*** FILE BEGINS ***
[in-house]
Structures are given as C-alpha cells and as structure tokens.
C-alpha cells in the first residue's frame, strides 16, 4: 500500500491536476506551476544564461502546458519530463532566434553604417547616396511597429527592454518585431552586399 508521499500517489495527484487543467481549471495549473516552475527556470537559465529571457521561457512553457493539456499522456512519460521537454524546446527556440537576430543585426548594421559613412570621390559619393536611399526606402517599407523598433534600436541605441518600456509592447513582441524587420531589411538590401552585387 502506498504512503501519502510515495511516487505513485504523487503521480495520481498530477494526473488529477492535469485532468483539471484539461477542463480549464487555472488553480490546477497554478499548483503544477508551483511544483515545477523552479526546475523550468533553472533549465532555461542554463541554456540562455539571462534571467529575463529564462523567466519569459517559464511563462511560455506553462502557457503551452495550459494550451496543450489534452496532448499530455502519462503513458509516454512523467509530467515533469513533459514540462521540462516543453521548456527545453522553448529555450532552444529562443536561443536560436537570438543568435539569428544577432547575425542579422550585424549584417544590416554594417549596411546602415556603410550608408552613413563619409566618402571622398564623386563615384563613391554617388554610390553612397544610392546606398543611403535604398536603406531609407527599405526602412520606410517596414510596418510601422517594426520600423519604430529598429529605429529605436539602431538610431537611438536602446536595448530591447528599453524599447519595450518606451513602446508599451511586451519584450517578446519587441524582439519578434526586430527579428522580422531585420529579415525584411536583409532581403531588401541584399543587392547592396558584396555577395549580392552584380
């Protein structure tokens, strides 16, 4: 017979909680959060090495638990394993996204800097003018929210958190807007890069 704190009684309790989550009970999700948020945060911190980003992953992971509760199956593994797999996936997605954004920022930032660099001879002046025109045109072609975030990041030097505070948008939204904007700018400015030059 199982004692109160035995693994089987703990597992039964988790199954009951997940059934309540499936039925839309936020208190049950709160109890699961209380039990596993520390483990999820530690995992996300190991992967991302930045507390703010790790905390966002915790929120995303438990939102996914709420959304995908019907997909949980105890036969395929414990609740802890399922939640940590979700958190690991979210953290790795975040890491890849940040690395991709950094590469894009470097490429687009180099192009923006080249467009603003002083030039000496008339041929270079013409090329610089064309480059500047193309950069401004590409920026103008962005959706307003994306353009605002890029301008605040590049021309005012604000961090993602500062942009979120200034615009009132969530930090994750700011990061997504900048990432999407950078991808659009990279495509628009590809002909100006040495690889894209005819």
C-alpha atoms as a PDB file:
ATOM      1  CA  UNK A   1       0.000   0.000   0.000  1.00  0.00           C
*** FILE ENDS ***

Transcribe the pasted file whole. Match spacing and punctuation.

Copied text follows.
[in-house]
Structures are given as C-alpha cells and as structure tokens.
C-alpha cells in the first residue's frame, strides 16, 4: 500500500491536476506551476544564461502546458519530463532566434553604417547616396511597429527592454518585431552586399 508521499500517489495527484487543467481549471495549473516552475527556470537559465529571457521561457512553457493539456499522456512519460521537454524546446527556440537576430543585426548594421559613412570621390559619393536611399526606402517599407523598433534600436541605441518600456509592447513582441524587420531589411538590401552585387 502506498504512503501519502510515495511516487505513485504523487503521480495520481498530477494526473488529477492535469485532468483539471484539461477542463480549464487555472488553480490546477497554478499548483503544477508551483511544483515545477523552479526546475523550468533553472533549465532555461542554463541554456540562455539571462534571467529575463529564462523567466519569459517559464511563462511560455506553462502557457503551452495550459494550451496543450489534452496532448499530455502519462503513458509516454512523467509530467515533469513533459514540462521540462516543453521548456527545453522553448529555450532552444529562443536561443536560436537570438543568435539569428544577432547575425542579422550585424549584417544590416554594417549596411546602415556603410550608408552613413563619409566618402571622398564623386563615384563613391554617388554610390553612397544610392546606398543611403535604398536603406531609407527599405526602412520606410517596414510596418510601422517594426520600423519604430529598429529605429529605436539602431538610431537611438536602446536595448530591447528599453524599447519595450518606451513602446508599451511586451519584450517578446519587441524582439519578434526586430527579428522580422531585420529579415525584411536583409532581403531588401541584399543587392547592396558584396555577395549580392552584380
């Protein structure tokens, strides 16, 4: 017979909680959060090495638990394993996204800097003018929210958190807007890069 704190009684309790989550009970999700948020945060911190980003992953992971509760199956593994797999996936997605954004920022930032660099001879002046025109045109072609975030990041030097505070948008939204904007700018400015030059 199982004692109160035995693994089987703990597992039964988790199954009951997940059934309540499936039925839309936020208190049950709160109890699961209380039990596993520390483990999820530690995992996300190991992967991302930045507390703010790790905390966002915790929120995303438990939102996914709420959304995908019907997909949980105890036969395929414990609740802890399922939640940590979700958190690991979210953290790795975040890491890849940040690395991709950094590469894009470097490429687009180099192009923006080249467009603003002083030039000496008339041929270079013409090329610089064309480059500047193309950069401004590409920026103008962005959706307003994306353009605002890029301008605040590049021309005012604000961090993602500062942009979120200034615009009132969530930090994750700011990061997504900048990432999407950078991808659009990279495509628009590809002909100006040495690889894209005819």
C-alpha atoms as a PDB file:
ATOM      1  CA  UNK A   1       0.000   0.000   0.000  1.00  0.00           C